If you could provide access to your patients a list of every disease they would develop in their lifetime, would they read it? Would it read like their kitchen grocery list? Or would it contain the epic sweep of Moby Dick?
And what would they do if that list identified diseases that their children and grandchildren might inherit? Would they read on? Or would they close the book?
What if by identifying these diseases now, you could work with your patients to help prevent the disease from ever occurring, or to develop a treatment plan before the onset of clinical symptoms?
While this may sound futuristic, physicians have already been using genomic medicine to accurately diagnose disease and tailor treatments. More recently, genomic medicine is being used to benefit otherwise-healthy patients for predicting and preventing disease.
Could this change the practice of medicine by regularly predicting disease in patients who have not yet fallen ill? Every day, researchers strive to learn more about the human genome and what it can tell us about a patient’s genetic predisposition for disease.
Predictive medicine using an individual’s genome is full of promise and hope, uncertainty and mystery. It also presents ethical challenges and obstacles to overcome when implementing genomic sequencing in patient care. And it’s rapidly changing, as researchers and scientists continue to unravel the genome.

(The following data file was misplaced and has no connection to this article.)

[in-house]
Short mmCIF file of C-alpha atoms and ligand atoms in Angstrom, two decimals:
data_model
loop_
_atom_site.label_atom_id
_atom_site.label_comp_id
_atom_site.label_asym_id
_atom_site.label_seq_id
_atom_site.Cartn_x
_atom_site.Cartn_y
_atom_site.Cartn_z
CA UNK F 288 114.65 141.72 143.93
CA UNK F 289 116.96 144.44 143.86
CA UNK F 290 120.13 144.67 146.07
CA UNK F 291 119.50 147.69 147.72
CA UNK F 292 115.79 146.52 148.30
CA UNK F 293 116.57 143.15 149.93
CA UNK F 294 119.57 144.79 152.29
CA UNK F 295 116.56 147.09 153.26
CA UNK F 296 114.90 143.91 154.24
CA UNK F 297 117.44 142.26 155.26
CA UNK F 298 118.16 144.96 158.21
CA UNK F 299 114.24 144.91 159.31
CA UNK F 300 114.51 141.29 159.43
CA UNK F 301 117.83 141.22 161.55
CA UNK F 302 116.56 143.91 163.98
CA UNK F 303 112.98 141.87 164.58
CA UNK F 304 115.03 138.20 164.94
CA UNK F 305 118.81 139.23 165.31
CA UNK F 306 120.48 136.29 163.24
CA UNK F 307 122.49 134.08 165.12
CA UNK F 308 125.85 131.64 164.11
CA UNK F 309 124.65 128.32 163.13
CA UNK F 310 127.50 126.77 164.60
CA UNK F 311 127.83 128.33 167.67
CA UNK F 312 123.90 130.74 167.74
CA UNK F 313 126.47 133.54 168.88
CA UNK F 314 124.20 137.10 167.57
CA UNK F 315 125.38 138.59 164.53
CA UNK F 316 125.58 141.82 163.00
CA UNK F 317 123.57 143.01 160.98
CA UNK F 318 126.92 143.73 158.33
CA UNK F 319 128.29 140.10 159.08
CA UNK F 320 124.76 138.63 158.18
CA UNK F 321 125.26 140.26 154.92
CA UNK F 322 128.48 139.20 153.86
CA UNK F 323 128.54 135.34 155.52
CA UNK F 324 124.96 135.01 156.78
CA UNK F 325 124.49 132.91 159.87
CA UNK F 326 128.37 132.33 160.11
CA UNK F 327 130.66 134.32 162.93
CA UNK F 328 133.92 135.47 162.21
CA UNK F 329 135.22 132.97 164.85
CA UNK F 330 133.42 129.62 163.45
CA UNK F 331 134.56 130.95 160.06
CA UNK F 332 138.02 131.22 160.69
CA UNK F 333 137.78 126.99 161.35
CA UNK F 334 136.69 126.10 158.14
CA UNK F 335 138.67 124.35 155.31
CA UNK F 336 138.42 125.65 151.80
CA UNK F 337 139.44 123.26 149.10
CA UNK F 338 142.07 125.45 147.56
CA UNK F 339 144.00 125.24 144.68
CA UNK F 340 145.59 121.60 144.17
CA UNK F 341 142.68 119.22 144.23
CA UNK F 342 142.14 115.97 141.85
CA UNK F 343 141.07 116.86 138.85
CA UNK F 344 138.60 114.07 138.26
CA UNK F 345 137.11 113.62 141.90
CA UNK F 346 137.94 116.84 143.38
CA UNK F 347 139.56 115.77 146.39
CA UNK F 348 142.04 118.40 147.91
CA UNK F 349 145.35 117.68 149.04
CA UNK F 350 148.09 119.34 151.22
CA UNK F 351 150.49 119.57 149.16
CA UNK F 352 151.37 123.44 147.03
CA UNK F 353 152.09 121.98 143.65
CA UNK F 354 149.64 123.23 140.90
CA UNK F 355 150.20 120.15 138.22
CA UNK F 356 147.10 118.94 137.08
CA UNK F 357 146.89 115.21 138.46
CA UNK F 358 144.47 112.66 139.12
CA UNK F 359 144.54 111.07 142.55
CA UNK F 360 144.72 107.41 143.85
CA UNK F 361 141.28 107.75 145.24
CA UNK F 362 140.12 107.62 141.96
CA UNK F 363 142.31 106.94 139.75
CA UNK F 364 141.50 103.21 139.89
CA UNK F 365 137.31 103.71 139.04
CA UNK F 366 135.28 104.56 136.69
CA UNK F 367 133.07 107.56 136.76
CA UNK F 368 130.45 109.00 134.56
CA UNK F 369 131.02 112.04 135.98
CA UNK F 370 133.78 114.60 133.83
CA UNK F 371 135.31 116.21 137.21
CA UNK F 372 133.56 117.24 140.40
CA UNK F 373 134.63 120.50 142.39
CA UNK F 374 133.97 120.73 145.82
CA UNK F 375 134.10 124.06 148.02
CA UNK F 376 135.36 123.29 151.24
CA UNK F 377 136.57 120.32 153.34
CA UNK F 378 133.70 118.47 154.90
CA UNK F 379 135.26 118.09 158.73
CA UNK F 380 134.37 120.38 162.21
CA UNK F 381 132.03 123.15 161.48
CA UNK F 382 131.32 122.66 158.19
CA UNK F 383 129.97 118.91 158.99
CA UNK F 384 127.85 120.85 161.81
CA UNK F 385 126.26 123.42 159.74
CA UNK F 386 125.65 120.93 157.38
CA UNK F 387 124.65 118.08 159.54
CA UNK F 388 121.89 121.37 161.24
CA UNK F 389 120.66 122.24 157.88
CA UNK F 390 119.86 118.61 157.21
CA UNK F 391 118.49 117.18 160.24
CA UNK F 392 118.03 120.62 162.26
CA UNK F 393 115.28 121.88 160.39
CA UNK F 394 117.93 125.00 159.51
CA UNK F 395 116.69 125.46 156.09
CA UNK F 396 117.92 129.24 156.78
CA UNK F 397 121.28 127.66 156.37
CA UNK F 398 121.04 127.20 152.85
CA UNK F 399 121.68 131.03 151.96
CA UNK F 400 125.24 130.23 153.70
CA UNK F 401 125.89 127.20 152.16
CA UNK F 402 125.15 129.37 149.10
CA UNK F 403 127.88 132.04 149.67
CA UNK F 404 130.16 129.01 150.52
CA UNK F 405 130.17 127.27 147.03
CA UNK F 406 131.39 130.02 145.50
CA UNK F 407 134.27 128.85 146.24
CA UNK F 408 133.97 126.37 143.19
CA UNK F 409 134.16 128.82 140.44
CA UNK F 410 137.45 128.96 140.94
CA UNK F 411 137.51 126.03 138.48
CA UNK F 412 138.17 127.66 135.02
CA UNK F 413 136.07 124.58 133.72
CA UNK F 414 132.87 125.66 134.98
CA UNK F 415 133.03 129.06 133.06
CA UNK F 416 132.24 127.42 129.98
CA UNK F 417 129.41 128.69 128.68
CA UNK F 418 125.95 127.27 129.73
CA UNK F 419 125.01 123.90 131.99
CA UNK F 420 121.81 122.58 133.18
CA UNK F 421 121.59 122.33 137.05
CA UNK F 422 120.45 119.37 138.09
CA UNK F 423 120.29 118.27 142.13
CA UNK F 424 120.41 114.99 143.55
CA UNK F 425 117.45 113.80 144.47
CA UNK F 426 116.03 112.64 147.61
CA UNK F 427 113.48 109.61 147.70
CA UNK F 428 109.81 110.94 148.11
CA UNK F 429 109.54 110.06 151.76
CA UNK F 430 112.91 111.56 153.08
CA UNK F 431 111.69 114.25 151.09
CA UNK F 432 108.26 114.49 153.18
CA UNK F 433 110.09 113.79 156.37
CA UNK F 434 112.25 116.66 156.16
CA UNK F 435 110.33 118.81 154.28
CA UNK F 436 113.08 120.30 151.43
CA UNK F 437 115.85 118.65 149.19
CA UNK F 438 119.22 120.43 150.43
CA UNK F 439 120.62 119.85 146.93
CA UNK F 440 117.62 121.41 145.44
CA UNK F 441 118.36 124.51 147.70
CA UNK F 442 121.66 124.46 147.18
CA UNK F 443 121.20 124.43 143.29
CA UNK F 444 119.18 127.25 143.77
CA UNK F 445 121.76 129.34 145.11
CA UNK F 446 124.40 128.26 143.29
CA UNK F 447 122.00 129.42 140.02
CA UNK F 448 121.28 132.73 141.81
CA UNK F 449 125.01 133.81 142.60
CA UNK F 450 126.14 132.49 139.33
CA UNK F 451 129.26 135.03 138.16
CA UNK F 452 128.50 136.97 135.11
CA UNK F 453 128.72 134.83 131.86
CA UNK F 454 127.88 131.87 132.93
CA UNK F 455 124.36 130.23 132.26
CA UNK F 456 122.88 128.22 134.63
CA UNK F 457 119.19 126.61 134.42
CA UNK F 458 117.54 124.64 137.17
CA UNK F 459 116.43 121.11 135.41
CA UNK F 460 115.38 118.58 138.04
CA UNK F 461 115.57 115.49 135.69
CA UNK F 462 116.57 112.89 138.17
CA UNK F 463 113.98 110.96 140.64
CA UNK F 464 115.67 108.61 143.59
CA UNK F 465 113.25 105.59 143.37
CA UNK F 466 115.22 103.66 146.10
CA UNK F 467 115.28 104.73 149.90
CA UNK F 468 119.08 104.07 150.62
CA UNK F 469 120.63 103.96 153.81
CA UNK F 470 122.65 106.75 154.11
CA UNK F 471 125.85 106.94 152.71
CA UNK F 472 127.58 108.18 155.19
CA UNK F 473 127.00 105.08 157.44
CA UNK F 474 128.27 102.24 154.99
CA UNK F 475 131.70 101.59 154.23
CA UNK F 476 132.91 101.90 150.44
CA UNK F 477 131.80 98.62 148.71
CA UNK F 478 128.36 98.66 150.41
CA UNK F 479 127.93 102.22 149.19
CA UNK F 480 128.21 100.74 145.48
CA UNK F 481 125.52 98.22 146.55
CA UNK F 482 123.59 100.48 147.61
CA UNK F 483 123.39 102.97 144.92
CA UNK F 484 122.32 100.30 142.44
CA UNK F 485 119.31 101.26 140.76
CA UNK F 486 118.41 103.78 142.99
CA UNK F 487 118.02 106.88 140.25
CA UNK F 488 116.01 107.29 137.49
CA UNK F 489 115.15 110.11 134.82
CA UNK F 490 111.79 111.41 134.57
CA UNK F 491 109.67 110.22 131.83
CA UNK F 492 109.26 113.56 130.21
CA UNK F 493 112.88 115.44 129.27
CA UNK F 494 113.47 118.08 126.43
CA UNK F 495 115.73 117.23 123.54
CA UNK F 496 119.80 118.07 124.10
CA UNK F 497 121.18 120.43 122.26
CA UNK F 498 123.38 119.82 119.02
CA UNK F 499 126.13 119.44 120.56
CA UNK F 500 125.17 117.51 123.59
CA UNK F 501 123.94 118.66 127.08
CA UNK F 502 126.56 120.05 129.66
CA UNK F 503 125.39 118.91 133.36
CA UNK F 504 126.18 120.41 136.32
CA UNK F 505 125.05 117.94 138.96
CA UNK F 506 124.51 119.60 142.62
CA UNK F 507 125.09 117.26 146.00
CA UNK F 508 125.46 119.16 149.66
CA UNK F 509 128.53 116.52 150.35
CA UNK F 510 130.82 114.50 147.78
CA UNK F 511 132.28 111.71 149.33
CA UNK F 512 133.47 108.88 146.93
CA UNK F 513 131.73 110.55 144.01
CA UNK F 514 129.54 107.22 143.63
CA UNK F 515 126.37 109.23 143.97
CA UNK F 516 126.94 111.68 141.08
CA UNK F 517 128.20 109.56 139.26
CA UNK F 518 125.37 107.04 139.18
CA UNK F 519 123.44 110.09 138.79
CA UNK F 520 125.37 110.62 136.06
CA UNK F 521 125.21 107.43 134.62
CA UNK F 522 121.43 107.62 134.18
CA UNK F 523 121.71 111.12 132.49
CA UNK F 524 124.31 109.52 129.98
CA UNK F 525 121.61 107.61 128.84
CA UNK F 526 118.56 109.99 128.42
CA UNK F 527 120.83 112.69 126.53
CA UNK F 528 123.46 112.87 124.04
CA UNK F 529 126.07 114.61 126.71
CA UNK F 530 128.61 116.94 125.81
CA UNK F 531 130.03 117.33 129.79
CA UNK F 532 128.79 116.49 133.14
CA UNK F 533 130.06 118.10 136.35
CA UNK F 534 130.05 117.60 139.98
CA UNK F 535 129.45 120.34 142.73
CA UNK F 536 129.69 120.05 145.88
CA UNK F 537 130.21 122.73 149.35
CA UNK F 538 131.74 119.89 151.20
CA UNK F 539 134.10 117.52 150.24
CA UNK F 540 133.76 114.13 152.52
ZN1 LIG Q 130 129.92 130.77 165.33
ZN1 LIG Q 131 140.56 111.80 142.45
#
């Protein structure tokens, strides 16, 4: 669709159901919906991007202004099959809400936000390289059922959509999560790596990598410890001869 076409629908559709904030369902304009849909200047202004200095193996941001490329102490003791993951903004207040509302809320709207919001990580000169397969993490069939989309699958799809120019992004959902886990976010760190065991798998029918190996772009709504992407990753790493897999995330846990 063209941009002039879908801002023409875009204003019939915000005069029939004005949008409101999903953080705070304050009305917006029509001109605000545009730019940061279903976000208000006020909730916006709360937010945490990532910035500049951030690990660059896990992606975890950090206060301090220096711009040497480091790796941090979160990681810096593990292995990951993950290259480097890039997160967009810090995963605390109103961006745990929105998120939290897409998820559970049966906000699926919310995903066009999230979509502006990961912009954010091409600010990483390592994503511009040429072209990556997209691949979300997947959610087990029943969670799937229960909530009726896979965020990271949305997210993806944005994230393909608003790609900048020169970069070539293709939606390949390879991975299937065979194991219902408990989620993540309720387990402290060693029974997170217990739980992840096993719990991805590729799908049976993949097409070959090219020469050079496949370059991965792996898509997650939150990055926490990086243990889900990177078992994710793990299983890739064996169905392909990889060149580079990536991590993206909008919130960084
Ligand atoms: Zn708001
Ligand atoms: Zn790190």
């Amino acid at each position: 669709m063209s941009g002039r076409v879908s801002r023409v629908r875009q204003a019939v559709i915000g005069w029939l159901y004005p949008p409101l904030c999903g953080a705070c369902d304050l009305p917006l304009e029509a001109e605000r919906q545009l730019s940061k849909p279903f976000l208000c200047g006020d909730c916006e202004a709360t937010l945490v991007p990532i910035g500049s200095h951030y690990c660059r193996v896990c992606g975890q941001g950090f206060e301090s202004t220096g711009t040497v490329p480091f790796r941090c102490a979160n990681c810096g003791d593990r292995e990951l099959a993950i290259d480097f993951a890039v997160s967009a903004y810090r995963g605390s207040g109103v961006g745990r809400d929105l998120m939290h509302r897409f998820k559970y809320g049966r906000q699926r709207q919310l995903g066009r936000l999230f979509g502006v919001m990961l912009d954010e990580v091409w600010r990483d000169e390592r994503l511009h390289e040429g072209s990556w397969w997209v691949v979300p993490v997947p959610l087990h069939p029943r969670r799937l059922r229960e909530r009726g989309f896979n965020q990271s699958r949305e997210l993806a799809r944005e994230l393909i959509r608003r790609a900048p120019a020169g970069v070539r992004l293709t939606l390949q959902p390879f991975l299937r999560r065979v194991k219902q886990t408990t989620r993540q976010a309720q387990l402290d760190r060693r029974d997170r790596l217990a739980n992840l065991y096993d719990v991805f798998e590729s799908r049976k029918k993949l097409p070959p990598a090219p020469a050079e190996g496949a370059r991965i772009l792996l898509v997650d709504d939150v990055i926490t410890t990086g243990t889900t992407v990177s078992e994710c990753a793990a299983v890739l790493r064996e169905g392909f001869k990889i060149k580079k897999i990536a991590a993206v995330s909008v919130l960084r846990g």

The predictive aspect of genomic medicine will be one of the highlights at this year’s Individualizing Medicine Conference: From Promise to Practice, scheduled for September 20-23, in Rochester, Minn., home of Mayo Clinic. Predictive Genomics in Clinical Practice will examine the opportunities and challenges of implementing large-scale genomic sequencing of healthy people in a clinical practice. Speakers Stephen Friend, M.D., Ph.D. of Sage Bionetworks; Catalina Lopez-Correa, M.D., Ph.D. of Genome Quebec; Ruth Loos, Ph.D. of Mount Sinai Hospital; and moderator Konstantinos Lazaridis, M.D. of Mayo Clinic will explore the developing possibilities of predictive genomics.
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Dr. Stephen Friend will also be discussing his work as the primary investigator with The Resilience Project: A Search for Unexpected Heroes, in which the clues to some of the most puzzling and common diseases are being discovered. The Resilience Project aims to shift the focus of genetic predisposition from the sick to the healthy. What enables a person with a genetic predisposition for disease to remain healthy and avoid developing clinical symptoms?
If you’re a physician, a clinician-researcher or and scientist, a genetic counselor, nurse practitioner, physician’s assistant, nurse, pharmacist, bioethicist, or part of a team of professionals that interpret genomic lab data, you’ll want to be in in Rochester on September 21 for the IM Conference 2015.
Hosted by the Center for Individualized Medicine, the fourth annual conference on individualized medicine — also known as precision medicine — focuses on translating the promise of genomic medicine into clinical practice. Expert speakers, focused breakout sessions, real-life case studies and a poster session provide opportunities to discover and discuss emerging topics in applied genomics.
New this year, the Center for Individualized Medicine offers a patient and public symposium on September 20, featuring expert talks and exhibits in pharmacogenomics, ethics, microbiome, cancer, and other areas where precision medicine is impacting health care.
Tags: center for individualized medicine, Dr. Stephen Friend, genomic medicine, genomics, Individualizing Medicine Conference 2015, mayo clinic, personalized medicine, Precision Medicine, Uncategorized
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